Money Fix: Choosing a tax preparer
With tax season upon us, choosing the right professional preparer is key. Here's what to consider.
WHO DO YOU NEED?
Determine the complexity of your accounting needs. Life-changing events such as marriage, divorce or losses from superstorm Sandy, for example, may affect your tax situation, points out Robin Rokuson, CPA and partner-in-charge of the tax department of Gettry Marcus CPA in Woodbury. The more complicated your circumstances, the more likely you need an enrolled agent, CPA or perhaps even an attorney.
If your taxes are not much beyond a W-2, you may be able to do your own taxes with a computer program, or use a storefront provider, says Patricia Seaman, senior director of marketing and communications for the National Endowment for Financial Education in Denver.
"Check with the state board of accountancy, the Better Business Bureau. Do they have any complaints against them?" asks Barry Pulchin, CPA and member of Metis Group CPAs in Plainview. For attorneys, check with the state bar association; for enrolled agents, with the IRS office. Ask about credentials and experience. Get references. You want someone who has worked with people like you.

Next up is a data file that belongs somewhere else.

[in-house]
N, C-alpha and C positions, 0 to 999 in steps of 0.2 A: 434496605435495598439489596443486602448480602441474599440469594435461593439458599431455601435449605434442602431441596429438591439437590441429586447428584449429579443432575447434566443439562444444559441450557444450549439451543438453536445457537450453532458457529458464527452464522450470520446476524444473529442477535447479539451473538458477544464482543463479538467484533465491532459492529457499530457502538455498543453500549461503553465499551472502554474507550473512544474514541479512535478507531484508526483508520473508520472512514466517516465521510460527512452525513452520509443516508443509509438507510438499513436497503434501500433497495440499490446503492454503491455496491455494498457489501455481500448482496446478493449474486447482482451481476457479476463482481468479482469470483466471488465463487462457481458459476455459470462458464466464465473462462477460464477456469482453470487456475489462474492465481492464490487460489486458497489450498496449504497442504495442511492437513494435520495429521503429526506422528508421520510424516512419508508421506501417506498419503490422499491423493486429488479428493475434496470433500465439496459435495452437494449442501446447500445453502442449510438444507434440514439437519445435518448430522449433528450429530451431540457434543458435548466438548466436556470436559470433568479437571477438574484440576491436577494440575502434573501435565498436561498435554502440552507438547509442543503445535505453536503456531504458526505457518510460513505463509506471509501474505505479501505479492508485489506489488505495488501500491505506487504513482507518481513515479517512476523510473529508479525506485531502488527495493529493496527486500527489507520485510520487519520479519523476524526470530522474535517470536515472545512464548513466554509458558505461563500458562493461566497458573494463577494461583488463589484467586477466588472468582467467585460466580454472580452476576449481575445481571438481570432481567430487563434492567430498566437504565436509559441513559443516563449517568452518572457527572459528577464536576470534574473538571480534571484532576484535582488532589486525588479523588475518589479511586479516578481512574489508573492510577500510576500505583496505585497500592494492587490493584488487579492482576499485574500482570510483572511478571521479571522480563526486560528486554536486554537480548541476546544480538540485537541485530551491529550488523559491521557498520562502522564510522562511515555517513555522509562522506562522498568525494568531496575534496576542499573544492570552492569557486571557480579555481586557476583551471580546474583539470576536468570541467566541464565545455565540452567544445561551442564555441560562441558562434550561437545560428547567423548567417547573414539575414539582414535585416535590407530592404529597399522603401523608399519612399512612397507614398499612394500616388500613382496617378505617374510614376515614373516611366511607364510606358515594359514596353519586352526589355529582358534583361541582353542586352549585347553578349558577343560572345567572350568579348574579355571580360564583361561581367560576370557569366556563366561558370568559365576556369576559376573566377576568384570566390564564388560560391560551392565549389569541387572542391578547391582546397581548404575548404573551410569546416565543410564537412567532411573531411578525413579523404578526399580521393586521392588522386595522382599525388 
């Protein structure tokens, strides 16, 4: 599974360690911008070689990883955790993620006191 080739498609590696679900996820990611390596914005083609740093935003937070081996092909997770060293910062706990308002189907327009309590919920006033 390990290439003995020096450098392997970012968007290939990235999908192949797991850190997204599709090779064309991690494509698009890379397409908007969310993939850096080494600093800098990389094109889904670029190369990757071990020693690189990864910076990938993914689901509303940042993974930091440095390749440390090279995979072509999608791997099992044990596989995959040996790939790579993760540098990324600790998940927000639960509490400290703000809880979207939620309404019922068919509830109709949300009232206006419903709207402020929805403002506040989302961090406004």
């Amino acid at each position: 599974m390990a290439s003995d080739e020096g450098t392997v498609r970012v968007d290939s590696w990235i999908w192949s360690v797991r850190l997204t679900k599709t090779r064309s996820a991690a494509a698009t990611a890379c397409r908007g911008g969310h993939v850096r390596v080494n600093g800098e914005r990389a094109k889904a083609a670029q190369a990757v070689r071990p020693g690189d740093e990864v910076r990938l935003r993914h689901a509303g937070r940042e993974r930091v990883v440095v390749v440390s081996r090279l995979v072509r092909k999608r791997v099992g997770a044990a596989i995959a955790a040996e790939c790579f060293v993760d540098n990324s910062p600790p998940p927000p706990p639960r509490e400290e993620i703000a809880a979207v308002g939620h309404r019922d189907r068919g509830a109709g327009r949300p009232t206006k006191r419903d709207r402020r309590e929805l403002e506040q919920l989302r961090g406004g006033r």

WATCH FOR RED FLAGS
Be wary of anyone who claims they can get you a larger refund than other preparers, charges a fee based on the size of your refund, or only works part-time as a tax preparer, says Ric Edelman of Edelman Financial Services in Fairfax, Va. Be clear on fees up front. Trust your gut; chemistry counts.